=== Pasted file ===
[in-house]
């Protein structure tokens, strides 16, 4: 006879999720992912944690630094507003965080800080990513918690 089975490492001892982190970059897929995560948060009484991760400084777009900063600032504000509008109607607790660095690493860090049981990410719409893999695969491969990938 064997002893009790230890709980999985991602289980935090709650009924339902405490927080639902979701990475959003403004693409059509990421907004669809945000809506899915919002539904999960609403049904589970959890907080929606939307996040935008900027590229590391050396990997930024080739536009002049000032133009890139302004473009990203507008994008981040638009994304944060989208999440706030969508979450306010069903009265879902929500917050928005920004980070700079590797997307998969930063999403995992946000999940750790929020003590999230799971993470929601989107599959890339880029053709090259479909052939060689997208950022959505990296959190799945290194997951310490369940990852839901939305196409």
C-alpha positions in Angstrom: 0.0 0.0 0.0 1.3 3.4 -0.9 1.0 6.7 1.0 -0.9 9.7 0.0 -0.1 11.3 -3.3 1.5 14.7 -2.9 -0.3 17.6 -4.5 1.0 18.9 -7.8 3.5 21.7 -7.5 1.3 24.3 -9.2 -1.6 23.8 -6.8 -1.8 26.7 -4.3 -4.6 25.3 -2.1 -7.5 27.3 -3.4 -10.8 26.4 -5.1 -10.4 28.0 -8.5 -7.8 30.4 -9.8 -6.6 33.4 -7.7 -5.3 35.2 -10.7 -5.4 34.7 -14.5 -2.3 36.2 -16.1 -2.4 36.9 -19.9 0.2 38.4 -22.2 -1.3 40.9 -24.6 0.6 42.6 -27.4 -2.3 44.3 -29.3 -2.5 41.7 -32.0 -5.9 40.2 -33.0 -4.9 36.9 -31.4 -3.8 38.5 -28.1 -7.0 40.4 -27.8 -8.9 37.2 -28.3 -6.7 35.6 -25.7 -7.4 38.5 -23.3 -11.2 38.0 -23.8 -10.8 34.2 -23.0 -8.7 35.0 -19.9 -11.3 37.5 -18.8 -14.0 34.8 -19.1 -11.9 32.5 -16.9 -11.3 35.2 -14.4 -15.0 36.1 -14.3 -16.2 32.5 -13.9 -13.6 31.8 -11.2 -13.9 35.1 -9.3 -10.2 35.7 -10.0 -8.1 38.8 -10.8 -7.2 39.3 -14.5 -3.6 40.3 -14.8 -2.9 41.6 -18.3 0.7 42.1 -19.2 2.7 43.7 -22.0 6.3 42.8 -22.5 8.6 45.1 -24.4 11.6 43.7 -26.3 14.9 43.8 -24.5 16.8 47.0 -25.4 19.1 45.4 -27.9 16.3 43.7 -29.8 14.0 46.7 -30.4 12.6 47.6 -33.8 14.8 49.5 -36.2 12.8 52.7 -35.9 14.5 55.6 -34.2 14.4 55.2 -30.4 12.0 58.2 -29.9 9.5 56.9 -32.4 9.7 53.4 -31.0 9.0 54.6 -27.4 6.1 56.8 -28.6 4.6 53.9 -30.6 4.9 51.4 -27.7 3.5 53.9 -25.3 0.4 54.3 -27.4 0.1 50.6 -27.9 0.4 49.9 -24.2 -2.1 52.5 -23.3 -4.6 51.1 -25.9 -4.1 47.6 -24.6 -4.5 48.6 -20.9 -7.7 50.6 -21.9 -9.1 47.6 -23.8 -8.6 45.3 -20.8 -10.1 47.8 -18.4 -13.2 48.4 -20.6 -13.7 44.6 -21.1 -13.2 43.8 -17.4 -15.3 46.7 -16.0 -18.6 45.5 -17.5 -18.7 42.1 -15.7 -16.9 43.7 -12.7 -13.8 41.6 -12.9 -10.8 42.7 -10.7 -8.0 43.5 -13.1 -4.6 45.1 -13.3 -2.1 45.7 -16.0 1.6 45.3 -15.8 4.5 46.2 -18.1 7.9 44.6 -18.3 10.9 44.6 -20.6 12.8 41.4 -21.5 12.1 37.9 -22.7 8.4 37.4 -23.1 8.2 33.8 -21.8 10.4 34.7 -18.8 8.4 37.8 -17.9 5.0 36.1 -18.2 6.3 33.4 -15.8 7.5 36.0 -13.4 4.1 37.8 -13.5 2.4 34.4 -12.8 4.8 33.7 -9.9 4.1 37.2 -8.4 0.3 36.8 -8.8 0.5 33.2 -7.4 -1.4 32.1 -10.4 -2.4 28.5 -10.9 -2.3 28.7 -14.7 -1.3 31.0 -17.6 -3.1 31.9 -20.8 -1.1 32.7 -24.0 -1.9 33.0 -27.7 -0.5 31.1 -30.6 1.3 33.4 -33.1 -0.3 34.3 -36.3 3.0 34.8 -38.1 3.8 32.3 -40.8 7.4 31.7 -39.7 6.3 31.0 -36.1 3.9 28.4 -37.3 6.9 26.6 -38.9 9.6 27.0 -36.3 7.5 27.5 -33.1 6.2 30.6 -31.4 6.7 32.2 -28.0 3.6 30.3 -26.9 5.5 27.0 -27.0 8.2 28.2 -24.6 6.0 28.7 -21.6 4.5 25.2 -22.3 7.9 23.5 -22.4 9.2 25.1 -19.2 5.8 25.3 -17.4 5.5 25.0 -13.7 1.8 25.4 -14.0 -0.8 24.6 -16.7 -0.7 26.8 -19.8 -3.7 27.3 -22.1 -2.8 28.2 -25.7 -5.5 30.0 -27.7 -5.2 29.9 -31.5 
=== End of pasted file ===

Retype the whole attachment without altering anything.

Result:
[in-house]
């Protein structure tokens, strides 16, 4: 006879999720992912944690630094507003965080800080990513918690 089975490492001892982190970059897929995560948060009484991760400084777009900063600032504000509008109607607790660095690493860090049981990410719409893999695969491969990938 064997002893009790230890709980999985991602289980935090709650009924339902405490927080639902979701990475959003403004693409059509990421907004669809945000809506899915919002539904999960609403049904589970959890907080929606939307996040935008900027590229590391050396990997930024080739536009002049000032133009890139302004473009990203507008994008981040638009994304944060989208999440706030969508979450306010069903009265879902929500917050928005920004980070700079590797997307998969930063999403995992946000999940750790929020003590999230799971993470929601989107599959890339880029053709090259479909052939060689997208950022959505990296959190799945290194997951310490369940990852839901939305196409």
C-alpha positions in Angstrom: 0.0 0.0 0.0 1.3 3.4 -0.9 1.0 6.7 1.0 -0.9 9.7 0.0 -0.1 11.3 -3.3 1.5 14.7 -2.9 -0.3 17.6 -4.5 1.0 18.9 -7.8 3.5 21.7 -7.5 1.3 24.3 -9.2 -1.6 23.8 -6.8 -1.8 26.7 -4.3 -4.6 25.3 -2.1 -7.5 27.3 -3.4 -10.8 26.4 -5.1 -10.4 28.0 -8.5 -7.8 30.4 -9.8 -6.6 33.4 -7.7 -5.3 35.2 -10.7 -5.4 34.7 -14.5 -2.3 36.2 -16.1 -2.4 36.9 -19.9 0.2 38.4 -22.2 -1.3 40.9 -24.6 0.6 42.6 -27.4 -2.3 44.3 -29.3 -2.5 41.7 -32.0 -5.9 40.2 -33.0 -4.9 36.9 -31.4 -3.8 38.5 -28.1 -7.0 40.4 -27.8 -8.9 37.2 -28.3 -6.7 35.6 -25.7 -7.4 38.5 -23.3 -11.2 38.0 -23.8 -10.8 34.2 -23.0 -8.7 35.0 -19.9 -11.3 37.5 -18.8 -14.0 34.8 -19.1 -11.9 32.5 -16.9 -11.3 35.2 -14.4 -15.0 36.1 -14.3 -16.2 32.5 -13.9 -13.6 31.8 -11.2 -13.9 35.1 -9.3 -10.2 35.7 -10.0 -8.1 38.8 -10.8 -7.2 39.3 -14.5 -3.6 40.3 -14.8 -2.9 41.6 -18.3 0.7 42.1 -19.2 2.7 43.7 -22.0 6.3 42.8 -22.5 8.6 45.1 -24.4 11.6 43.7 -26.3 14.9 43.8 -24.5 16.8 47.0 -25.4 19.1 45.4 -27.9 16.3 43.7 -29.8 14.0 46.7 -30.4 12.6 47.6 -33.8 14.8 49.5 -36.2 12.8 52.7 -35.9 14.5 55.6 -34.2 14.4 55.2 -30.4 12.0 58.2 -29.9 9.5 56.9 -32.4 9.7 53.4 -31.0 9.0 54.6 -27.4 6.1 56.8 -28.6 4.6 53.9 -30.6 4.9 51.4 -27.7 3.5 53.9 -25.3 0.4 54.3 -27.4 0.1 50.6 -27.9 0.4 49.9 -24.2 -2.1 52.5 -23.3 -4.6 51.1 -25.9 -4.1 47.6 -24.6 -4.5 48.6 -20.9 -7.7 50.6 -21.9 -9.1 47.6 -23.8 -8.6 45.3 -20.8 -10.1 47.8 -18.4 -13.2 48.4 -20.6 -13.7 44.6 -21.1 -13.2 43.8 -17.4 -15.3 46.7 -16.0 -18.6 45.5 -17.5 -18.7 42.1 -15.7 -16.9 43.7 -12.7 -13.8 41.6 -12.9 -10.8 42.7 -10.7 -8.0 43.5 -13.1 -4.6 45.1 -13.3 -2.1 45.7 -16.0 1.6 45.3 -15.8 4.5 46.2 -18.1 7.9 44.6 -18.3 10.9 44.6 -20.6 12.8 41.4 -21.5 12.1 37.9 -22.7 8.4 37.4 -23.1 8.2 33.8 -21.8 10.4 34.7 -18.8 8.4 37.8 -17.9 5.0 36.1 -18.2 6.3 33.4 -15.8 7.5 36.0 -13.4 4.1 37.8 -13.5 2.4 34.4 -12.8 4.8 33.7 -9.9 4.1 37.2 -8.4 0.3 36.8 -8.8 0.5 33.2 -7.4 -1.4 32.1 -10.4 -2.4 28.5 -10.9 -2.3 28.7 -14.7 -1.3 31.0 -17.6 -3.1 31.9 -20.8 -1.1 32.7 -24.0 -1.9 33.0 -27.7 -0.5 31.1 -30.6 1.3 33.4 -33.1 -0.3 34.3 -36.3 3.0 34.8 -38.1 3.8 32.3 -40.8 7.4 31.7 -39.7 6.3 31.0 -36.1 3.9 28.4 -37.3 6.9 26.6 -38.9 9.6 27.0 -36.3 7.5 27.5 -33.1 6.2 30.6 -31.4 6.7 32.2 -28.0 3.6 30.3 -26.9 5.5 27.0 -27.0 8.2 28.2 -24.6 6.0 28.7 -21.6 4.5 25.2 -22.3 7.9 23.5 -22.4 9.2 25.1 -19.2 5.8 25.3 -17.4 5.5 25.0 -13.7 1.8 25.4 -14.0 -0.8 24.6 -16.7 -0.7 26.8 -19.8 -3.7 27.3 -22.1 -2.8 28.2 -25.7 -5.5 30.0 -27.7 -5.2 29.9 -31.5 